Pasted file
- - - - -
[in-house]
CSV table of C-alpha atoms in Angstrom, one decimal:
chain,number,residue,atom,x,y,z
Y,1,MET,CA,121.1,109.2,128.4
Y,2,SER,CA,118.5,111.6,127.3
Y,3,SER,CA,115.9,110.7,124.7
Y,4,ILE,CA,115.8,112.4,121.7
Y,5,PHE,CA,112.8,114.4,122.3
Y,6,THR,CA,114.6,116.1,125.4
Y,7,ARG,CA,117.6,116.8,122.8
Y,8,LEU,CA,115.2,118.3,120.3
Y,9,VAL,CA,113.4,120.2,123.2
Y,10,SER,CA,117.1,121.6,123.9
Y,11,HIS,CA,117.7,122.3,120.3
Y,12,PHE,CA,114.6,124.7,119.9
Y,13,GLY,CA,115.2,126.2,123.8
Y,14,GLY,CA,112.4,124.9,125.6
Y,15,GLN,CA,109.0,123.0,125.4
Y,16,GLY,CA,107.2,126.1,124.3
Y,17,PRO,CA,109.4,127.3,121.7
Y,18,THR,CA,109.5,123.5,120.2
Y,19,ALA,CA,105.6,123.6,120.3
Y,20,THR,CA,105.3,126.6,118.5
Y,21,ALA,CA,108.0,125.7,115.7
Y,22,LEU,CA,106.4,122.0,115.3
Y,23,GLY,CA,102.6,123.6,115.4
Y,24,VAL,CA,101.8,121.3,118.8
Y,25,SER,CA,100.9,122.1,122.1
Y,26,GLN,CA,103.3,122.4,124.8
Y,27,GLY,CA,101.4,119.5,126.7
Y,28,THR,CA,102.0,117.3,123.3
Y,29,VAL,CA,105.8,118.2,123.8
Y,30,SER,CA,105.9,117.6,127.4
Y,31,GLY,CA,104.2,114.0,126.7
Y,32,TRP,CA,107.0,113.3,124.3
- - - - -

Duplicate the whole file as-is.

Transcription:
[in-house]
CSV table of C-alpha atoms in Angstrom, one decimal:
chain,number,residue,atom,x,y,z
Y,1,MET,CA,121.1,109.2,128.4
Y,2,SER,CA,118.5,111.6,127.3
Y,3,SER,CA,115.9,110.7,124.7
Y,4,ILE,CA,115.8,112.4,121.7
Y,5,PHE,CA,112.8,114.4,122.3
Y,6,THR,CA,114.6,116.1,125.4
Y,7,ARG,CA,117.6,116.8,122.8
Y,8,LEU,CA,115.2,118.3,120.3
Y,9,VAL,CA,113.4,120.2,123.2
Y,10,SER,CA,117.1,121.6,123.9
Y,11,HIS,CA,117.7,122.3,120.3
Y,12,PHE,CA,114.6,124.7,119.9
Y,13,GLY,CA,115.2,126.2,123.8
Y,14,GLY,CA,112.4,124.9,125.6
Y,15,GLN,CA,109.0,123.0,125.4
Y,16,GLY,CA,107.2,126.1,124.3
Y,17,PRO,CA,109.4,127.3,121.7
Y,18,THR,CA,109.5,123.5,120.2
Y,19,ALA,CA,105.6,123.6,120.3
Y,20,THR,CA,105.3,126.6,118.5
Y,21,ALA,CA,108.0,125.7,115.7
Y,22,LEU,CA,106.4,122.0,115.3
Y,23,GLY,CA,102.6,123.6,115.4
Y,24,VAL,CA,101.8,121.3,118.8
Y,25,SER,CA,100.9,122.1,122.1
Y,26,GLN,CA,103.3,122.4,124.8
Y,27,GLY,CA,101.4,119.5,126.7
Y,28,THR,CA,102.0,117.3,123.3
Y,29,VAL,CA,105.8,118.2,123.8
Y,30,SER,CA,105.9,117.6,127.4
Y,31,GLY,CA,104.2,114.0,126.7
Y,32,TRP,CA,107.0,113.3,124.3